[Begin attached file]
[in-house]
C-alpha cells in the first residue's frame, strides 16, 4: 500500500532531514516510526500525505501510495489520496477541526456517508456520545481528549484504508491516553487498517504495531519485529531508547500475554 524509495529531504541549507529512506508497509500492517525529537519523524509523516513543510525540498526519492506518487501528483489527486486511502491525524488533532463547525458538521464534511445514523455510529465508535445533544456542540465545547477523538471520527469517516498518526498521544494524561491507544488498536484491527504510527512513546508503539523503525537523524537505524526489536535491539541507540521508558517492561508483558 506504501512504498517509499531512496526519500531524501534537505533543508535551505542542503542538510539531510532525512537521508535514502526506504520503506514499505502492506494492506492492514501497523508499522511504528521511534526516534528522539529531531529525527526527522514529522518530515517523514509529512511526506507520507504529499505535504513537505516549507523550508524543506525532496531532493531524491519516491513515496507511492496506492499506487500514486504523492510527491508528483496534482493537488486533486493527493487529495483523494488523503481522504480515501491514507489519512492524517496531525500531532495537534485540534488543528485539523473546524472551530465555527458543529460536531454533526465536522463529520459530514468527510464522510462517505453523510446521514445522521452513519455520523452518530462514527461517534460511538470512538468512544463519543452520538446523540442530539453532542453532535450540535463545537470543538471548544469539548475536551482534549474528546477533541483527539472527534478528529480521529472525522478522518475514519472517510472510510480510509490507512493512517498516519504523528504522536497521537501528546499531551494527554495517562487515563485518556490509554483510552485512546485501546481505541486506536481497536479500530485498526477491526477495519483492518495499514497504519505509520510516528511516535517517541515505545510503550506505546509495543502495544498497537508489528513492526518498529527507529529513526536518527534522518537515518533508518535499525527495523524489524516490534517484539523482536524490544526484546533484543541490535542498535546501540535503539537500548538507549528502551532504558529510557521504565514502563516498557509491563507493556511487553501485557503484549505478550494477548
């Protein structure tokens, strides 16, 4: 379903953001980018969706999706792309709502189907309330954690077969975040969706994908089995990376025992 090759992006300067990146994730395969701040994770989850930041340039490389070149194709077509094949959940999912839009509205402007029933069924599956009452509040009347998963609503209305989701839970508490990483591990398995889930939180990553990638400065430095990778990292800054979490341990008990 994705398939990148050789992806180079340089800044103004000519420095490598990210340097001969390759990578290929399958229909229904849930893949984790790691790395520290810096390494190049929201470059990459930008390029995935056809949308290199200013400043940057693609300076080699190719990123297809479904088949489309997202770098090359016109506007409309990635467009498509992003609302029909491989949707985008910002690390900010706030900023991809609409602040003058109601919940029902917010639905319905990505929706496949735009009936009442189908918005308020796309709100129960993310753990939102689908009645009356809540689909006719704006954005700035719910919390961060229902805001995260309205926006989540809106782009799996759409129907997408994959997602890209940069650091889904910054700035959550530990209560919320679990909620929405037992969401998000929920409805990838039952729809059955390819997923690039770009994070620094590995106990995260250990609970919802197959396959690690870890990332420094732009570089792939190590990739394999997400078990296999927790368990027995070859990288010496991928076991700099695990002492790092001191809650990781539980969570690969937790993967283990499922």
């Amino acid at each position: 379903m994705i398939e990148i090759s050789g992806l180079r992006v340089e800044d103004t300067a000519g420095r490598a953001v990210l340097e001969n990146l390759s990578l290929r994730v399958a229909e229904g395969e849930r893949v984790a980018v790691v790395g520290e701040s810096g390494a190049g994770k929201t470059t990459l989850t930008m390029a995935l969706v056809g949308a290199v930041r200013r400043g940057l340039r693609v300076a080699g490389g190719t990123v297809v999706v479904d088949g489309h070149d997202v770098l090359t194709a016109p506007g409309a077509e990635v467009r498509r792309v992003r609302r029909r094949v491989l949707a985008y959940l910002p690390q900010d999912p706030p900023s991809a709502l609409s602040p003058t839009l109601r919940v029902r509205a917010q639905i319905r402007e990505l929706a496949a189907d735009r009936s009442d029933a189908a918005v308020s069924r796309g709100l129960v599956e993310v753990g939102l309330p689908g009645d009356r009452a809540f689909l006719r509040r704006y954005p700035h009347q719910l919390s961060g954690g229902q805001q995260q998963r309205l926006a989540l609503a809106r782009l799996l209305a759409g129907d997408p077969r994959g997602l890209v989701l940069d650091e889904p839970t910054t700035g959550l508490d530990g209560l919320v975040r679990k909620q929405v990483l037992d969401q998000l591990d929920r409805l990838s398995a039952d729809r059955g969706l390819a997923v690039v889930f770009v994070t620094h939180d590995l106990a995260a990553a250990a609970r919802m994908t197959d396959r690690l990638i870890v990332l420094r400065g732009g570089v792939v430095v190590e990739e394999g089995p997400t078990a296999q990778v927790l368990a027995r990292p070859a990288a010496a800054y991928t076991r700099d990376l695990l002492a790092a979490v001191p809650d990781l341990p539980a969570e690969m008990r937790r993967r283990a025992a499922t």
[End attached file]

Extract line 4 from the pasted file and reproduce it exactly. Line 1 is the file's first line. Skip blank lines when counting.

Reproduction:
């Amino acid at each position: 379903m994705i398939e990148i090759s050789g992806l180079r992006v340089e800044d103004t300067a000519g420095r490598a953001v990210l340097e001969n990146l390759s990578l290929r994730v399958a229909e229904g395969e849930r893949v984790a980018v790691v790395g520290e701040s810096g390494a190049g994770k929201t470059t990459l989850t930008m390029a995935l969706v056809g949308a290199v930041r200013r400043g940057l340039r693609v300076a080699g490389g190719t990123v297809v999706v479904d088949g489309h070149d997202v770098l090359t194709a016109p506007g409309a077509e990635v467009r498509r792309v992003r609302r029909r094949v491989l949707a985008y959940l910002p690390q900010d999912p706030p900023s991809a709502l609409s602040p003058t839009l109601r919940v029902r509205a917010q639905i319905r402007e990505l929706a496949a189907d735009r009936s009442d029933a189908a918005v308020s069924r796309g709100l129960v599956e993310v753990g939102l309330p689908g009645d009356r009452a809540f689909l006719r509040r704006y954005p700035h009347q719910l919390s961060g954690g229902q805001q995260q998963r309205l926006a989540l609503a809106r782009l799996l209305a759409g129907d997408p077969r994959g997602l890209v989701l940069d650091e889904p839970t910054t700035g959550l508490d530990g209560l919320v975040r679990k909620q929405v990483l037992d969401q998000l591990d929920r409805l990838s398995a039952d729809r059955g969706l390819a997923v690039v889930f770009v994070t620094h939180d590995l106990a995260a990553a250990a609970r919802m994908t197959d396959r690690l990638i870890v990332l420094r400065g732009g570089v792939v430095v190590e990739e394999g089995p997400t078990a296999q990778v927790l368990a027995r990292p070859a990288a010496a800054y991928t076991r700099d990376l695990l002492a790092a979490v001191p809650d990781l341990p539980a969570e690969m008990r937790r993967r283990a025992a499922t």